Gambian drivers are expressing displeasure over the reduction of fares by the government, refusing to transport commuters, most of whom on Monday have been unable to go to work.
The driver decried the government’s decision and accused authorities of being inconsiderate to their plight. According to the country’s transport union leaders, the reduction will affect drivers’ salaries.
“We earn our living here and this is how we help our families. This reduction of the price will greatly affect us,” they said.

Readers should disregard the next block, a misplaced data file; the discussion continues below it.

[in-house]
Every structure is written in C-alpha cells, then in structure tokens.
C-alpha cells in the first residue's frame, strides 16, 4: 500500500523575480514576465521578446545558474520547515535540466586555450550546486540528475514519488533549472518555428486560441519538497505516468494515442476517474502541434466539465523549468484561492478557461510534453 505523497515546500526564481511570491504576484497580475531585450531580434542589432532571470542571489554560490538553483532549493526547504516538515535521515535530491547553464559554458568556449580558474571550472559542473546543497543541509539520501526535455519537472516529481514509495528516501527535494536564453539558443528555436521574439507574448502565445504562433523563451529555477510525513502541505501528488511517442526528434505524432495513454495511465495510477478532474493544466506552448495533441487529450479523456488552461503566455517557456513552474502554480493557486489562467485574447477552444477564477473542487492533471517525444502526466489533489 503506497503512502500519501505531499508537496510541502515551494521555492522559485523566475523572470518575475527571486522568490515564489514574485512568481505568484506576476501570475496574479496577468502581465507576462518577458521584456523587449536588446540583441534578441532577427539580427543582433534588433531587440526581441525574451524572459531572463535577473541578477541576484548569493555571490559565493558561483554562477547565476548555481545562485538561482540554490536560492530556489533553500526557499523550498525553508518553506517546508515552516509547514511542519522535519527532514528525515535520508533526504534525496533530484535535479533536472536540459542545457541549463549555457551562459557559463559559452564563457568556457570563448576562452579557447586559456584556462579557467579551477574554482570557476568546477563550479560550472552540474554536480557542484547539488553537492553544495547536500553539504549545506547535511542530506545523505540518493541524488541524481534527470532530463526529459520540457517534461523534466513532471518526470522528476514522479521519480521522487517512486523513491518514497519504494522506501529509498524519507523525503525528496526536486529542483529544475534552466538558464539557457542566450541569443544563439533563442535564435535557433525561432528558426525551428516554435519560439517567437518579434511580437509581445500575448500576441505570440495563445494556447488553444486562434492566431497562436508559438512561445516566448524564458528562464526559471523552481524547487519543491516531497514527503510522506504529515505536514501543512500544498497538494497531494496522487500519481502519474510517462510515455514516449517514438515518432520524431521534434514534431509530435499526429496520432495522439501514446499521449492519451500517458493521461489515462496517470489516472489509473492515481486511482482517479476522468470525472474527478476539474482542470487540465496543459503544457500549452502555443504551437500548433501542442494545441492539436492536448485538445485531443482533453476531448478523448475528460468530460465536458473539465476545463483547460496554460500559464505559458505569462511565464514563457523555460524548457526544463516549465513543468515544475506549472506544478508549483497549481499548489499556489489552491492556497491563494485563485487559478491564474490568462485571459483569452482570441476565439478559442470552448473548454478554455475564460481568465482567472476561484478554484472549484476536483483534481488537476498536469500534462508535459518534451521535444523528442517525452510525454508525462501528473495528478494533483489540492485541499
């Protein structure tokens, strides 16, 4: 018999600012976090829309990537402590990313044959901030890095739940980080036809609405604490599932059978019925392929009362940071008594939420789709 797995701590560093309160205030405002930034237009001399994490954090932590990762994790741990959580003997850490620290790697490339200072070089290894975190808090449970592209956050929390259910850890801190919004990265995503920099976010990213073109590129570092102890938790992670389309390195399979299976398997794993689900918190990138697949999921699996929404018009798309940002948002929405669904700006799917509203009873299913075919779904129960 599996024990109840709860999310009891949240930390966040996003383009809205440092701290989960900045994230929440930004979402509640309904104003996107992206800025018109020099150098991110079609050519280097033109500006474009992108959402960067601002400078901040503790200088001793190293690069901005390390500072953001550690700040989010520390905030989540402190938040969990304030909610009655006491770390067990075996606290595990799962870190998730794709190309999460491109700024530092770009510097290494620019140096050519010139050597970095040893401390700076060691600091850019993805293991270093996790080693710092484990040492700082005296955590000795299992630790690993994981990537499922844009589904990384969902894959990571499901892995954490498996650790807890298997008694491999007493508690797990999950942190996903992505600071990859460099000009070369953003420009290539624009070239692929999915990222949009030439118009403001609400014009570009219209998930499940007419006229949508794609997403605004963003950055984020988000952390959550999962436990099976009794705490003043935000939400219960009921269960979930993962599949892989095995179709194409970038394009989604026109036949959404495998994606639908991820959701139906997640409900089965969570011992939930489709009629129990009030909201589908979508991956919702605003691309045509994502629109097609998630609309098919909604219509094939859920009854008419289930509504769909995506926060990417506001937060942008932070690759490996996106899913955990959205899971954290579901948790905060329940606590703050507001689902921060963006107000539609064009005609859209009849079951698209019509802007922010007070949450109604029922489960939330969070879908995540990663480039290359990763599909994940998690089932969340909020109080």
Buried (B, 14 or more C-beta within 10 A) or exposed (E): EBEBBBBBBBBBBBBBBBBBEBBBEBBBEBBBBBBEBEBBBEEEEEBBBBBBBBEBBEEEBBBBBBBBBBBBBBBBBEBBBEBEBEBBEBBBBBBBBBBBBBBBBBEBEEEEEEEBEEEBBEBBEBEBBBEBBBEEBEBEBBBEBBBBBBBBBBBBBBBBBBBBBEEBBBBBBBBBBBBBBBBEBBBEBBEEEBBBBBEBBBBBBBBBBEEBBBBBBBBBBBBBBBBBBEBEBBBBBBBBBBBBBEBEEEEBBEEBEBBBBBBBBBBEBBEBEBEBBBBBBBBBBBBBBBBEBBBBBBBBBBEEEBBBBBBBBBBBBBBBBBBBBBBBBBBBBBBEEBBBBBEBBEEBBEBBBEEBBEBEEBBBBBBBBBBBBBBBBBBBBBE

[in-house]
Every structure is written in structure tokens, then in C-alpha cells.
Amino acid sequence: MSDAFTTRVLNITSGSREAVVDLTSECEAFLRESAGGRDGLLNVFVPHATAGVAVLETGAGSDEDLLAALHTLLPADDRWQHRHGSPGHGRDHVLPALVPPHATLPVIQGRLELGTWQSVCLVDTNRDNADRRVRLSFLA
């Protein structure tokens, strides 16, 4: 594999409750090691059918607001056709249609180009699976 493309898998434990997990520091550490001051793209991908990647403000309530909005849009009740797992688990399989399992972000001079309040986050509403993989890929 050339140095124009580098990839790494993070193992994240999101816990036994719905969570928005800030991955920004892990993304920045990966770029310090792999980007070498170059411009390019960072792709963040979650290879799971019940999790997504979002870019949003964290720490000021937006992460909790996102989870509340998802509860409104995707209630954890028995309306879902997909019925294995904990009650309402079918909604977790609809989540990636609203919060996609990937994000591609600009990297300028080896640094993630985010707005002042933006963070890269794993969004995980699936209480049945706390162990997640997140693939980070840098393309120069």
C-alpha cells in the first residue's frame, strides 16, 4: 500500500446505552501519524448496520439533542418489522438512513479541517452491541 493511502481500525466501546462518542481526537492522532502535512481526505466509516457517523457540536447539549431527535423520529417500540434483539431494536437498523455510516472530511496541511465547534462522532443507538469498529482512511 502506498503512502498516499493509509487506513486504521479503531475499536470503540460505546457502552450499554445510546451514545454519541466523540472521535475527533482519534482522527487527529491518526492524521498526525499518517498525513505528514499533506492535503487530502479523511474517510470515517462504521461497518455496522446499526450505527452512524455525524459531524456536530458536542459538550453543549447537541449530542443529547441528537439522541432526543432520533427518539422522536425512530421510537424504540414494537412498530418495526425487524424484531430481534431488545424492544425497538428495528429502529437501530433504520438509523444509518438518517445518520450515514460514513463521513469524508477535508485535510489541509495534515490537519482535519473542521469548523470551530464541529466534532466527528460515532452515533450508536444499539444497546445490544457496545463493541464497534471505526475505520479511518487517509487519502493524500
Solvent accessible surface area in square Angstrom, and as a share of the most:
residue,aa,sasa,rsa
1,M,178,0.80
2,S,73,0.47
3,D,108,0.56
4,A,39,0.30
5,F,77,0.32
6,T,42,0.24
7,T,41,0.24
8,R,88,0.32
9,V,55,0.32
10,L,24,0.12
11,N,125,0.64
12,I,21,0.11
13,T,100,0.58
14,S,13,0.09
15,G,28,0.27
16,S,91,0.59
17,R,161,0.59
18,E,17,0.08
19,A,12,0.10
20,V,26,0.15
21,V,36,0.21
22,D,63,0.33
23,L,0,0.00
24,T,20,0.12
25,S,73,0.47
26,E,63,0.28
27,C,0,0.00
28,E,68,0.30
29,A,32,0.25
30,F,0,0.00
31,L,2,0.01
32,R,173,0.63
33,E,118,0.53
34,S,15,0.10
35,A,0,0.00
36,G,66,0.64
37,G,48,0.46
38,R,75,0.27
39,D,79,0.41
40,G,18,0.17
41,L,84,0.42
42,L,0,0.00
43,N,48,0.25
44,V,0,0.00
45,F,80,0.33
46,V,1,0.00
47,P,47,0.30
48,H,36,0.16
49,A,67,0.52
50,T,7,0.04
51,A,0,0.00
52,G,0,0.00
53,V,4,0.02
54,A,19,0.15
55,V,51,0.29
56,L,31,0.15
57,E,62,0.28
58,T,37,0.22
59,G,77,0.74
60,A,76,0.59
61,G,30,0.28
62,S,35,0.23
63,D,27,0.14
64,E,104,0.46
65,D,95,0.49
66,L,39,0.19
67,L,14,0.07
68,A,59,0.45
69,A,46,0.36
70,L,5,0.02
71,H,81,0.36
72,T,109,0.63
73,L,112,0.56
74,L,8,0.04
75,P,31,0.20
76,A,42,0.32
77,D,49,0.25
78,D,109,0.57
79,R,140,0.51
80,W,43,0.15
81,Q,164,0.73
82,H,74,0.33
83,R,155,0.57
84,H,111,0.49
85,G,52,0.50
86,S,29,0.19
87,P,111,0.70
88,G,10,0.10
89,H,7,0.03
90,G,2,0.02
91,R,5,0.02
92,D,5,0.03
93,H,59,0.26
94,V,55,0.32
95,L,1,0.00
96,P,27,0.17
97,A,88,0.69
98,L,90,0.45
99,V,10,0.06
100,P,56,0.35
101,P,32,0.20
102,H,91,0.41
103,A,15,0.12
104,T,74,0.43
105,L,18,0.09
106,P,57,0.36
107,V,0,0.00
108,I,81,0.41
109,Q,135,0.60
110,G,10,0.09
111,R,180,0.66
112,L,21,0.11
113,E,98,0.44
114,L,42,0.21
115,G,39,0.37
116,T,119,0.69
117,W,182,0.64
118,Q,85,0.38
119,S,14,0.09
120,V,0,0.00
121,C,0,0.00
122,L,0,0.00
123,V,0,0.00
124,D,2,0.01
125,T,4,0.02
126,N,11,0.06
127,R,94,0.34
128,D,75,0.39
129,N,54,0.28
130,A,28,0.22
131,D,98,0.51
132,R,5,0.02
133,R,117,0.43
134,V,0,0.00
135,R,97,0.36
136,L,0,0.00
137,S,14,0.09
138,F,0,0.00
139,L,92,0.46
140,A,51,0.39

Gambian authorities last week lowered the price of transport fares, one of the decisions it is expected to make to reduce the cost of goods and services.
According to the transport ministry, fuel prices have been reduced since 2013 but the former regime ignored the need to have prices reduced.
Prices were reduced by at least 10 percent, the lowest in has been in nearly a decade.
Drivers are expected to return a turnover of at least D500 for taxis and at least D1050 for mini-vans, a margin that they say would be difficult if not impossible to meet to sustain their businesses.